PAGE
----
Skip to content →

Tag: memoir

Nine-Month Memoir Intensive

This class begins in September, with the goal of finishing a complete draft of a memoir by June. Participants do not need to be published writers; however, they should have some experience with elements of memoir, including character, setting, dialogue and scene, and have a clear project in mind that they will devote nine months to. They should also be comfortable in a workshop setting, giving and receiving criticism on works in progress. Contact Susan Moore at susan@literary-arts.org with questions. Access Program We want our writing classes and Delves to be accessible to everyone, regardless of income and background. We understand that our tuition structure can present obstacles for some people. Our Access Program offers writing class and Delve tuitions at a reduced rate. The…

Comments closed

Jesse Ball in Conversation With Max Porter

Jesse Ball has produced 14 acclaimed works of deeply empathetic absurdism in poetry and fiction. Now, he offers readers his first memoir, one that showcases his “humane curiosity” (James Wood) and invites the reader into a raw and personal account of love, grief, and memory. Inspired by the memoir Édouard Levé put to paper shortly before his death, Autoportrait (Catapult) is an extraordinarily frank and intimate work from one of America’s most brilliant young authors. The subtle power of Ball’s voice conjures the richness of everyday life. On each page, half-remembered moments are woven together with the joys and triumphs — and the mistakes and humiliations, too — that somehow tell us who we are and why we are here. Held at the same height…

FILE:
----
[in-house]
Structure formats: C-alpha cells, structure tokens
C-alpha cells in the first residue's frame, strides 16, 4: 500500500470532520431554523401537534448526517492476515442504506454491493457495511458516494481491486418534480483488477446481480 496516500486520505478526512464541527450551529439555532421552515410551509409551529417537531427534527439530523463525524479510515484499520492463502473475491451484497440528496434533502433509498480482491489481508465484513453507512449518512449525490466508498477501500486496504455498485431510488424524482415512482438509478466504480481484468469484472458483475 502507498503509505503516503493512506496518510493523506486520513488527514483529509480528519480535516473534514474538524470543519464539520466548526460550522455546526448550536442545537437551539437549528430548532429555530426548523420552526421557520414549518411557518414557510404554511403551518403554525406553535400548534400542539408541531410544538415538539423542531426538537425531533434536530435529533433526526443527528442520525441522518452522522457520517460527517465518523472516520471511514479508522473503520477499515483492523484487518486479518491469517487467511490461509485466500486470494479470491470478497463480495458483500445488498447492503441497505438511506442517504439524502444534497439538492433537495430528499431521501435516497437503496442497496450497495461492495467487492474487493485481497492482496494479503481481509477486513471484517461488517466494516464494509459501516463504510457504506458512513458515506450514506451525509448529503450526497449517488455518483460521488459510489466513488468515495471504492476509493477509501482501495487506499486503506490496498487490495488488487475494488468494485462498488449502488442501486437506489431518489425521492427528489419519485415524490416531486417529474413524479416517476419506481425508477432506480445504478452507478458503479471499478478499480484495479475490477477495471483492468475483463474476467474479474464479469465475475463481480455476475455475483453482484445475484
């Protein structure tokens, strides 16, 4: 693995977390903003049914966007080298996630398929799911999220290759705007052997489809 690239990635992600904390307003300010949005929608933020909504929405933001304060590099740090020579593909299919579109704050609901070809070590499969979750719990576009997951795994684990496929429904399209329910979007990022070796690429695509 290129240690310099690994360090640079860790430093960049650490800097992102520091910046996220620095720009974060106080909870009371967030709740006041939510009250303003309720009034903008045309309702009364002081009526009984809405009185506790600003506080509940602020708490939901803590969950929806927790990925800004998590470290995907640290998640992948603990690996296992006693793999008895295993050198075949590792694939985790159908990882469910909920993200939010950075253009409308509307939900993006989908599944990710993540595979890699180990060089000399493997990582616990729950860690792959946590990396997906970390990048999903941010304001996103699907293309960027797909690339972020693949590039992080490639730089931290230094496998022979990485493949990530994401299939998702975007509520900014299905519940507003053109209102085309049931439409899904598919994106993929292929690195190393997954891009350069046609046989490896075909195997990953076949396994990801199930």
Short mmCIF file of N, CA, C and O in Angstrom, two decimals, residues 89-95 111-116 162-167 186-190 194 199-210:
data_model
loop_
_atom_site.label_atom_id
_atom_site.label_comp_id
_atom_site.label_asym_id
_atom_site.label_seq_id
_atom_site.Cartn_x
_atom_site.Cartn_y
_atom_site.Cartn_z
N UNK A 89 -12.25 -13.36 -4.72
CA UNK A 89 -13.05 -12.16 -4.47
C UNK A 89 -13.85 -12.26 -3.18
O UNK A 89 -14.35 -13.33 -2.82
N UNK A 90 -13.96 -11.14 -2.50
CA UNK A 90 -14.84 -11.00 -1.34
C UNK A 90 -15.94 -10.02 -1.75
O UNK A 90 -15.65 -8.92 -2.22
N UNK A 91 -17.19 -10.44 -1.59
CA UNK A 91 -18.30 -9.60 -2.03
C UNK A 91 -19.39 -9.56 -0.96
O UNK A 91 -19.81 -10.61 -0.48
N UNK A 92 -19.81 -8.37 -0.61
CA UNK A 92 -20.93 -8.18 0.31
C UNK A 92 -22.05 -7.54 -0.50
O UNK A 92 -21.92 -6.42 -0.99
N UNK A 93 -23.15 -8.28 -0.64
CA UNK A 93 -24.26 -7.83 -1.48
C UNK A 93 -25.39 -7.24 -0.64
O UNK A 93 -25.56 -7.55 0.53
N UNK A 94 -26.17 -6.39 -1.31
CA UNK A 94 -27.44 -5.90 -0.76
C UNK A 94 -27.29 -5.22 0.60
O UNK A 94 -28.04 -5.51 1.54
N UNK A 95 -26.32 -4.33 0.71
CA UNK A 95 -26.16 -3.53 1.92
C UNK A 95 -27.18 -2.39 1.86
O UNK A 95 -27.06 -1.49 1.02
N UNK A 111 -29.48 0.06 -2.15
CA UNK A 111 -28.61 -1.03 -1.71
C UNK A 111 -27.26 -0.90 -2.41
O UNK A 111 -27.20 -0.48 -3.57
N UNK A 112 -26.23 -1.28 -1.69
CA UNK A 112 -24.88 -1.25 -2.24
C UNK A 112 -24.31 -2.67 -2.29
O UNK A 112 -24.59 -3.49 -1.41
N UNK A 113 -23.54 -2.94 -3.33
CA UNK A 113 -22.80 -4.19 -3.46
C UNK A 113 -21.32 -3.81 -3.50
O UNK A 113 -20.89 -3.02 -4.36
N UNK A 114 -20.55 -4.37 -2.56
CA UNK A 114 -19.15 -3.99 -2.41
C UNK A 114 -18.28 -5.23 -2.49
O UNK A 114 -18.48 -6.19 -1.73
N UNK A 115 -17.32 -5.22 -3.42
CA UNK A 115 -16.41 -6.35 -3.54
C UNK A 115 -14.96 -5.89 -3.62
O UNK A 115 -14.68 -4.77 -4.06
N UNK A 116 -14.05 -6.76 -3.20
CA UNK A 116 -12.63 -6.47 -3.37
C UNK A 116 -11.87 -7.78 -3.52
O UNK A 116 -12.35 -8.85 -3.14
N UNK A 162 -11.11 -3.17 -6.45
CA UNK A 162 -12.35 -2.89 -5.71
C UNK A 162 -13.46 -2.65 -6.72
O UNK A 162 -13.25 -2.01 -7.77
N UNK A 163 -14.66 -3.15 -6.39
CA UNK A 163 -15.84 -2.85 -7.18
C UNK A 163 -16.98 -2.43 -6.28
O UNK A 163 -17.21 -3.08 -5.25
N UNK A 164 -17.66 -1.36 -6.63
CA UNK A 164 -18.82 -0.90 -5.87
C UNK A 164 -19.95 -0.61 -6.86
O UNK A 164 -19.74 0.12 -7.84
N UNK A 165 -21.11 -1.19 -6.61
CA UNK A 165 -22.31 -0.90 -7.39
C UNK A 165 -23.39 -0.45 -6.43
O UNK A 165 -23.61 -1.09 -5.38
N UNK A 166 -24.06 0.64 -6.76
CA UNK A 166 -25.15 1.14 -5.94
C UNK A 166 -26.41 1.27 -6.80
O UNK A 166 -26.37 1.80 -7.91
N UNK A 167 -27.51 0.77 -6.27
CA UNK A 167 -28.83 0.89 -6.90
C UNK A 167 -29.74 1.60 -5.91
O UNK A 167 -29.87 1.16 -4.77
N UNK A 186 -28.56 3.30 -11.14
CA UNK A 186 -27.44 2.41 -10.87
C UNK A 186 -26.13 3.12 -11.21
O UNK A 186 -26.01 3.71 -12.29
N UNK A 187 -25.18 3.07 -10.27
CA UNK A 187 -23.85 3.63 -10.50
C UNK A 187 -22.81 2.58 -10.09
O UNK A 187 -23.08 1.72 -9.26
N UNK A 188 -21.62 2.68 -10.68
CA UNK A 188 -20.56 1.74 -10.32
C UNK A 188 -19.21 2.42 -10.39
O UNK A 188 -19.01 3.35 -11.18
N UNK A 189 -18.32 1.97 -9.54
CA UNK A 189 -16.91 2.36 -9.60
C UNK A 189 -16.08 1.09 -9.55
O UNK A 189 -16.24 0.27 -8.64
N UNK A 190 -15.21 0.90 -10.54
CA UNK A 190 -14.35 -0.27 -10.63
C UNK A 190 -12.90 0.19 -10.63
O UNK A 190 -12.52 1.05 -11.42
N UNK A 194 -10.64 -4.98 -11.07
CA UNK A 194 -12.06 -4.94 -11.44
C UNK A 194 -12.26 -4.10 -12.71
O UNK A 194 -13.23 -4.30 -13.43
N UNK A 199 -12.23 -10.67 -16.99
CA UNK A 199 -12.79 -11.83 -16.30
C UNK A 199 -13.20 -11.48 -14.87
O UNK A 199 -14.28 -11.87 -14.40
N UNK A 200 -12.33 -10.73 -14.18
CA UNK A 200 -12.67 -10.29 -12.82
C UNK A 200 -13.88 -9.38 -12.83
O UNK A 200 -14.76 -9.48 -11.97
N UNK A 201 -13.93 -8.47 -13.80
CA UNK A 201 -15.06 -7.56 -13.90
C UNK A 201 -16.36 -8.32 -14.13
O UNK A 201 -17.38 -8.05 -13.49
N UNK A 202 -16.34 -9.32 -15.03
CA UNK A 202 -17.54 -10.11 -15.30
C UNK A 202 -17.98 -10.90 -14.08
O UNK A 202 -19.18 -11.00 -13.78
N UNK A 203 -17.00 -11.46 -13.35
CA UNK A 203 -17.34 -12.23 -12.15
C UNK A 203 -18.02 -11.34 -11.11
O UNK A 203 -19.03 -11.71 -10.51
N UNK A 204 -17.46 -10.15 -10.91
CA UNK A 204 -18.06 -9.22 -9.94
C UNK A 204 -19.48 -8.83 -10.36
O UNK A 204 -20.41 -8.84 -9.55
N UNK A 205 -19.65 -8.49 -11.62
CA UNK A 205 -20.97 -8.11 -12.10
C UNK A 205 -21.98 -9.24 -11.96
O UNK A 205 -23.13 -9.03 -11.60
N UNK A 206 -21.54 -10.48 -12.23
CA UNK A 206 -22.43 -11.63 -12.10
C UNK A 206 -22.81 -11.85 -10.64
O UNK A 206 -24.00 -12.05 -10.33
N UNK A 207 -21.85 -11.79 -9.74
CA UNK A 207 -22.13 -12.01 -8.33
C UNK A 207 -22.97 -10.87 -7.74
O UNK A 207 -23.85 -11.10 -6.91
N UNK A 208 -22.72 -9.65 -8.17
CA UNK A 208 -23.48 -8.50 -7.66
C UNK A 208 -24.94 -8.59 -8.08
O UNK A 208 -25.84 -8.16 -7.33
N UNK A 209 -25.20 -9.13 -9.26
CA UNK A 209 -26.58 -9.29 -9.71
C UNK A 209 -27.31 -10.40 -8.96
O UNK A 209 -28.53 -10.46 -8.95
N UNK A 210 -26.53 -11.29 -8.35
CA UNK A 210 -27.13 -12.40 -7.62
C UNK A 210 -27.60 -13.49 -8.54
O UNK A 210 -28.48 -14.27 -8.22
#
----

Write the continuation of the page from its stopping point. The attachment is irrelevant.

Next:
Comments closed

Creative Nonfiction II

Creative nonfiction utilizes non-linear structures to “think” into complex or ambiguous subjects. In this class, we will explore the relationship between form and content in memoir, deepening our practice by working with a draft of a story or essay. Outside reading assignments and in-class writing and revision exercises will encourage experimentation and writing play. We will examine lyrical essays, braided forms and collage pieces. Writing prompts and drafting techniques will allow students to experiment with organization and voice, considering when silence works to make meaning. There will be scene writing and figurative language practice. Students will have an opportunity to discuss and workshop short excerpts of their drafts in an inspired, supportive setting. This class will build upon some of the topics covered in Creative Nonfiction…

Comments closed

Michael Pollan / TICKETED EVENT